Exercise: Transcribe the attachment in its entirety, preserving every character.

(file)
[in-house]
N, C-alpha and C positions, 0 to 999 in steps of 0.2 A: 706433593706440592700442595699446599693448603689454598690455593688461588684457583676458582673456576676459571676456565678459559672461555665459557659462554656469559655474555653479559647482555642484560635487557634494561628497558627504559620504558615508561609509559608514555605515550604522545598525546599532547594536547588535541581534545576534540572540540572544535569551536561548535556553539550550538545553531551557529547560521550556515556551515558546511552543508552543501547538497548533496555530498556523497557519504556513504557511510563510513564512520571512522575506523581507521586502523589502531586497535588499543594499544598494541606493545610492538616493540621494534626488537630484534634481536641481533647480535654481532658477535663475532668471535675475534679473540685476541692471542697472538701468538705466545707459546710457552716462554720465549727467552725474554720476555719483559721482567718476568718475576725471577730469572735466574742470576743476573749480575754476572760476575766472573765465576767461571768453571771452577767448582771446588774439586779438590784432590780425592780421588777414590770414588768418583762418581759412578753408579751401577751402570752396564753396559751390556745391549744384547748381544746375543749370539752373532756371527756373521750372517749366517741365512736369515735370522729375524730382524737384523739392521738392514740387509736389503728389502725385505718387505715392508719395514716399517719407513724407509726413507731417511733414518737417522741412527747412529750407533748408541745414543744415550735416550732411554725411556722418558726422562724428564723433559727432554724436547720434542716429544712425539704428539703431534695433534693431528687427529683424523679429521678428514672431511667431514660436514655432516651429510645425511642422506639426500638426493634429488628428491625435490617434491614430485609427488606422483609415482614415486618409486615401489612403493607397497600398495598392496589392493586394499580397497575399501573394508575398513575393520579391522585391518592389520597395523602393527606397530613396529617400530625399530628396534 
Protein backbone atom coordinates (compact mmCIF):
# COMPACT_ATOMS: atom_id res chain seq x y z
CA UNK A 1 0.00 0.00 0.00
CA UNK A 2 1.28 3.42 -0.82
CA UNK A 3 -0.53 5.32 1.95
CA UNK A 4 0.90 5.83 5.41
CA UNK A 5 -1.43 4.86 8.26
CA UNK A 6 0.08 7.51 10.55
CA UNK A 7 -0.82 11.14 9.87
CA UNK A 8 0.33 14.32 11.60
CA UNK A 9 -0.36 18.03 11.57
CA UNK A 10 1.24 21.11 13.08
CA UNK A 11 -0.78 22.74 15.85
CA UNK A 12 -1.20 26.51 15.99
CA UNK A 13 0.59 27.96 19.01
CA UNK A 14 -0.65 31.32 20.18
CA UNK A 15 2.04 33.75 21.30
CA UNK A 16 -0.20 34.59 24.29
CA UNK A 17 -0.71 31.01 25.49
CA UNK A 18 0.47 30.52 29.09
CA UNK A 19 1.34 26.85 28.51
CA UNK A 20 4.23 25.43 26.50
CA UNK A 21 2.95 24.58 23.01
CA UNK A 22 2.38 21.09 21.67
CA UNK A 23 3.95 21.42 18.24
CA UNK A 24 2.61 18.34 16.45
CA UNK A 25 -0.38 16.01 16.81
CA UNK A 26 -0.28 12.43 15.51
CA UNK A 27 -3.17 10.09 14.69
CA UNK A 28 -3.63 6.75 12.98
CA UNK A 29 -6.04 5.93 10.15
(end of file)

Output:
[in-house]
N, C-alpha and C positions, 0 to 999 in steps of 0.2 A: 706433593706440592700442595699446599693448603689454598690455593688461588684457583676458582673456576676459571676456565678459559672461555665459557659462554656469559655474555653479559647482555642484560635487557634494561628497558627504559620504558615508561609509559608514555605515550604522545598525546599532547594536547588535541581534545576534540572540540572544535569551536561548535556553539550550538545553531551557529547560521550556515556551515558546511552543508552543501547538497548533496555530498556523497557519504556513504557511510563510513564512520571512522575506523581507521586502523589502531586497535588499543594499544598494541606493545610492538616493540621494534626488537630484534634481536641481533647480535654481532658477535663475532668471535675475534679473540685476541692471542697472538701468538705466545707459546710457552716462554720465549727467552725474554720476555719483559721482567718476568718475576725471577730469572735466574742470576743476573749480575754476572760476575766472573765465576767461571768453571771452577767448582771446588774439586779438590784432590780425592780421588777414590770414588768418583762418581759412578753408579751401577751402570752396564753396559751390556745391549744384547748381544746375543749370539752373532756371527756373521750372517749366517741365512736369515735370522729375524730382524737384523739392521738392514740387509736389503728389502725385505718387505715392508719395514716399517719407513724407509726413507731417511733414518737417522741412527747412529750407533748408541745414543744415550735416550732411554725411556722418558726422562724428564723433559727432554724436547720434542716429544712425539704428539703431534695433534693431528687427529683424523679429521678428514672431511667431514660436514655432516651429510645425511642422506639426500638426493634429488628428491625435490617434491614430485609427488606422483609415482614415486618409486615401489612403493607397497600398495598392496589392493586394499580397497575399501573394508575398513575393520579391522585391518592389520597395523602393527606397530613396529617400530625399530628396534 
Protein backbone atom coordinates (compact mmCIF):
# COMPACT_ATOMS: atom_id res chain seq x y z
CA UNK A 1 0.00 0.00 0.00
CA UNK A 2 1.28 3.42 -0.82
CA UNK A 3 -0.53 5.32 1.95
CA UNK A 4 0.90 5.83 5.41
CA UNK A 5 -1.43 4.86 8.26
CA UNK A 6 0.08 7.51 10.55
CA UNK A 7 -0.82 11.14 9.87
CA UNK A 8 0.33 14.32 11.60
CA UNK A 9 -0.36 18.03 11.57
CA UNK A 10 1.24 21.11 13.08
CA UNK A 11 -0.78 22.74 15.85
CA UNK A 12 -1.20 26.51 15.99
CA UNK A 13 0.59 27.96 19.01
CA UNK A 14 -0.65 31.32 20.18
CA UNK A 15 2.04 33.75 21.30
CA UNK A 16 -0.20 34.59 24.29
CA UNK A 17 -0.71 31.01 25.49
CA UNK A 18 0.47 30.52 29.09
CA UNK A 19 1.34 26.85 28.51
CA UNK A 20 4.23 25.43 26.50
CA UNK A 21 2.95 24.58 23.01
CA UNK A 22 2.38 21.09 21.67
CA UNK A 23 3.95 21.42 18.24
CA UNK A 24 2.61 18.34 16.45
CA UNK A 25 -0.38 16.01 16.81
CA UNK A 26 -0.28 12.43 15.51
CA UNK A 27 -3.17 10.09 14.69
CA UNK A 28 -3.63 6.75 12.98
CA UNK A 29 -6.04 5.93 10.15